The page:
By Arthur Hard-on, presented by the Krewe of SPANK
Click here to download a PDF of the guide: Cover / Inside
Welcome to Mardi Gras! If you’re planning on attending a parade, it doesn’t matter whether you’re new to it or were born into it, this is the guide for you. Here, in brief, are the basics about attending parades during America’s greatest party.
The best way to view a parade is to plan ahead. The first step is to enlist your own “Krewe” of family and friends, even friends of friends, even complete strangers. Carnival is a great time to meet new people, particularly with its tradition of heavy drinking often by those who do not regularly imbibe.
Next, get to the route early to claim your own personal area. The earlier you arrive the more space you’re entitled to, and it will become a valuable commodity come parade time. Here you need to make a decision, neutral ground or street side. There are also vacant lots, and unused yards that are free for the taking. Remember if it has not been sufficiently fenced off, it’s fair game.
Once you have your location, mark out the boundary along with the name of your Krewe with spray paint in bold Carnival colors to claim it, then rope it off with caution tape. If you’re on the street side be sure to include the sidewalk. Then you can add old sofas, port-o-lets, just about anything large, to cement your claim. You can give it a colorful name and add a sign if you like, such as the “Krewe of Chad” or “Spanktuary”. Come parade day, bring all the tents, tarps, chairs, ice chests, chaise lounges, barbecue grills, and all the other similar personal effects you desire and block off all access to your personal space.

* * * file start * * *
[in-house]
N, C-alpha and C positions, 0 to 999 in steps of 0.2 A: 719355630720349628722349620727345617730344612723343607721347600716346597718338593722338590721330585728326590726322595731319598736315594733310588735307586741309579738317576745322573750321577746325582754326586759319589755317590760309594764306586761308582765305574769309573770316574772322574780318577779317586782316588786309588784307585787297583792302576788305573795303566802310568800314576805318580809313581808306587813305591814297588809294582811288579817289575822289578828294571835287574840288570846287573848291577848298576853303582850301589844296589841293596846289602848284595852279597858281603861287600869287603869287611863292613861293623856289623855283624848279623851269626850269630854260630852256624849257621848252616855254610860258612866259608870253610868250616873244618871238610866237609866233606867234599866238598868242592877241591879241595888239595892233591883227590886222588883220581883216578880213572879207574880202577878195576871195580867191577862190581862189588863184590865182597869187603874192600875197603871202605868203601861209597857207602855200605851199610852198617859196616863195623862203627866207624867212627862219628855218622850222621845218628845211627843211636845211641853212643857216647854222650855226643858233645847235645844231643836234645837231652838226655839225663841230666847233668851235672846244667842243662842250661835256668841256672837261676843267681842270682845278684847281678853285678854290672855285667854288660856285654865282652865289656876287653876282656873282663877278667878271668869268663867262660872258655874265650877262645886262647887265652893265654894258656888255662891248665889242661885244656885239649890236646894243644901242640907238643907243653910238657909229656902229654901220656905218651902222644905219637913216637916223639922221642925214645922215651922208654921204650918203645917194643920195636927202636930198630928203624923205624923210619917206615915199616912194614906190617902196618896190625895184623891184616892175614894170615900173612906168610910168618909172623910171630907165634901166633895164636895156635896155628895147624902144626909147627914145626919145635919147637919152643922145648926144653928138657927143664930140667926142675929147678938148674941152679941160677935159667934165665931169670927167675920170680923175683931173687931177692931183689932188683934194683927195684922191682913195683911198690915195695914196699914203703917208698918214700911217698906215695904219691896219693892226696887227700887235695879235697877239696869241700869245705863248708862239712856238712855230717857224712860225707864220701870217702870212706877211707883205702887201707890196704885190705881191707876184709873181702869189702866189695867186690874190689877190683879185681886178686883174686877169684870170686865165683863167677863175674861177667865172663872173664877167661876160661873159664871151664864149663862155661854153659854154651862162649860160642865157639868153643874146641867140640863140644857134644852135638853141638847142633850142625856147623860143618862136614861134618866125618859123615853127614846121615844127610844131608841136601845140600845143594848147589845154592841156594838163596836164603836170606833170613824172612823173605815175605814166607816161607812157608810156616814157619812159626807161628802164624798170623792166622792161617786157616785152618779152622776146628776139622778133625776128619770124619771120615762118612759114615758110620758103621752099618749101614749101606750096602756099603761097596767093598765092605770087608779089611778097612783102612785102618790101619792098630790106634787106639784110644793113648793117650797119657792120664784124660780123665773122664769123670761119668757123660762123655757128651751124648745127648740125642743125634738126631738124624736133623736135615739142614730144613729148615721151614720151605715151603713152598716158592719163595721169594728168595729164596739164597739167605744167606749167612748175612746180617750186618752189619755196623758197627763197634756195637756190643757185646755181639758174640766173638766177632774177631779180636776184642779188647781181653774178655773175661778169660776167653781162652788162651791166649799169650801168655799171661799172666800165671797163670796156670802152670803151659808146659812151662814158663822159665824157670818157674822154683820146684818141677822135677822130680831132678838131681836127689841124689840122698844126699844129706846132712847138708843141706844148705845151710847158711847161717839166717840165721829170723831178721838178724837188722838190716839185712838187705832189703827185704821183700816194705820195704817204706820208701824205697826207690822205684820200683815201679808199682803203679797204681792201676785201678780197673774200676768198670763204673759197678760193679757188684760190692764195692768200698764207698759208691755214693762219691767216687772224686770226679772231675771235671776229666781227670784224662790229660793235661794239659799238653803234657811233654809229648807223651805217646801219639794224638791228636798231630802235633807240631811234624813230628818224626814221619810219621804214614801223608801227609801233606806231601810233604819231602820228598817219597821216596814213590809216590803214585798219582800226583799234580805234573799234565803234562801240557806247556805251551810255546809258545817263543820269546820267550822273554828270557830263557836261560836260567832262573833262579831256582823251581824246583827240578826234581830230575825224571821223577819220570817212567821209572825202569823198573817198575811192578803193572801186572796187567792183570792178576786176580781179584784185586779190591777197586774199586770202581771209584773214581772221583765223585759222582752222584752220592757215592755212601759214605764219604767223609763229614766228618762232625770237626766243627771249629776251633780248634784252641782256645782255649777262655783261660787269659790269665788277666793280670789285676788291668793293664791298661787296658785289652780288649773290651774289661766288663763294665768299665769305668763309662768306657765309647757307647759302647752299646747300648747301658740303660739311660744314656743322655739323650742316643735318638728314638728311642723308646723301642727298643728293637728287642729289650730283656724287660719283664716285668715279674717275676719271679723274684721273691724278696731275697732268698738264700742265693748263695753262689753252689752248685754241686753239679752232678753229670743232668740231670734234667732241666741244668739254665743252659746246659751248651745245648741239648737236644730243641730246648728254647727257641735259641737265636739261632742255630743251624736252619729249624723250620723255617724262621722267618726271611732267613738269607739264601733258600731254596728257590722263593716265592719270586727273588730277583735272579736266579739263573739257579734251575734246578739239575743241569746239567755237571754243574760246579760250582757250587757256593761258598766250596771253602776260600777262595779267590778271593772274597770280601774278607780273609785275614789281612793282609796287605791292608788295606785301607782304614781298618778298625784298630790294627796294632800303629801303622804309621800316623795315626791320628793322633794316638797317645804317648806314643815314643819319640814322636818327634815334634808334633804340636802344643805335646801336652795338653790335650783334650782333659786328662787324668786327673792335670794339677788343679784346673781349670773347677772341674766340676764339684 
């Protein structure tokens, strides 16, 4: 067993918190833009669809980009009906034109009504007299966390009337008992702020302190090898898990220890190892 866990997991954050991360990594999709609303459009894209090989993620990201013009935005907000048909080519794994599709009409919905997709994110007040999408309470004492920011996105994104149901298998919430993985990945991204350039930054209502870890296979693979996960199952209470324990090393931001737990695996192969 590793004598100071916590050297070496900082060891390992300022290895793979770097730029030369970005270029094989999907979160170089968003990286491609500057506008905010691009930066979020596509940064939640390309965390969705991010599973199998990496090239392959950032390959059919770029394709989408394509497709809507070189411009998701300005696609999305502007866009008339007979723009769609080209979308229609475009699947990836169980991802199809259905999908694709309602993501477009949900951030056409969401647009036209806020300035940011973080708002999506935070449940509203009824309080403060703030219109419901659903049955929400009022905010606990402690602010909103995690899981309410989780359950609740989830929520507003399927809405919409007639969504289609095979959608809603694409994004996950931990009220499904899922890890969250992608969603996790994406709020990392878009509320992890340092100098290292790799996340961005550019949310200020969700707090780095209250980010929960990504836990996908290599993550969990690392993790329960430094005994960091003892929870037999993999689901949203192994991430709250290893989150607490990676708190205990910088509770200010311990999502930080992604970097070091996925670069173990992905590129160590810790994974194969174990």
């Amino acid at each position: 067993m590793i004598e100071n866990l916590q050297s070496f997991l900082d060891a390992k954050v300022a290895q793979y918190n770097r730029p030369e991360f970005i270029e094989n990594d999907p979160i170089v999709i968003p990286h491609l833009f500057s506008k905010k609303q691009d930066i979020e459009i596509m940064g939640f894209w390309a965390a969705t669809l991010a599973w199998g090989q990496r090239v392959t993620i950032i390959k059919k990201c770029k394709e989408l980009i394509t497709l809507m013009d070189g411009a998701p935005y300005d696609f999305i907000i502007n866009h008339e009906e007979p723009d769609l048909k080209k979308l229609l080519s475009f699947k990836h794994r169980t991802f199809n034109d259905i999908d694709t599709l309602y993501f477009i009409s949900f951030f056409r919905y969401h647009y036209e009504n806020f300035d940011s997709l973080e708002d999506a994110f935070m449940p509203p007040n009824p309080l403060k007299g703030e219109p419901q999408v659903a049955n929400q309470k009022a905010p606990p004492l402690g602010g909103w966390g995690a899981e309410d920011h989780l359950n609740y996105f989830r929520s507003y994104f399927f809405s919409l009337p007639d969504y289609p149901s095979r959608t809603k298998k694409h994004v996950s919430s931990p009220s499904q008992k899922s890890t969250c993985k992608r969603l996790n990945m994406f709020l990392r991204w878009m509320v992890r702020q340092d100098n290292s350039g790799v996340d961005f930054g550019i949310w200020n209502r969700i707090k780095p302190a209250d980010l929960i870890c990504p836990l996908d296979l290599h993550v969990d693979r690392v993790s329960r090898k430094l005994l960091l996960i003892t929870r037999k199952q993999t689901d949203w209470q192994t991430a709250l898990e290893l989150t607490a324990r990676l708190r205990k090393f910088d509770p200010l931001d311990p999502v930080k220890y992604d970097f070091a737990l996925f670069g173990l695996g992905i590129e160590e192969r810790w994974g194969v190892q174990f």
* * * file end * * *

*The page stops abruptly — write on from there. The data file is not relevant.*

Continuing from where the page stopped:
Common everyday stepladders are a great way to protect your territory and let children and adults view the parade. Be sure to place them right on the curb and even in the street if you can. Use the ricketiest you can find, fasten them together to make a palisade around your area and particularly, your section of street frontage. Don’t worry about the people behind you who failed to claim their own territory. By basic Carnival rules, you claimed it, you’re entitled to that spot. Don’t let anyone force you to share.
If you arrive too late to claim an area, public streets, especially the intersections, are a great option. Don’t worry about the traffic, they can find other ways to cross the parade route. Again, use ladders, chairs and other similar personal effects to wall off your area and block all access to your space.
Facilities along the route will be limited so if you can, get your own port-o-let. If the company will not deliver to your location, have it dropped of nearby and move it yourself. Otherwise, walls, landscaping and sheltered spaces of the adjacent homes traditionally serve as restrooms. As with most things, whatever has not been sufficiently fenced off is fair game.
Once the parade is finished, simply retrieve the items you desire, and leave about the rest. The city or locals will take care of any required clean up.
Remember these basic rules: you claim it, it’s yours, if it’s not protected, its fair game, when you’re finished with it, it’s someone else’s problem, and your sure have a great time! You’re entitled to it!
Photos by Roy Guste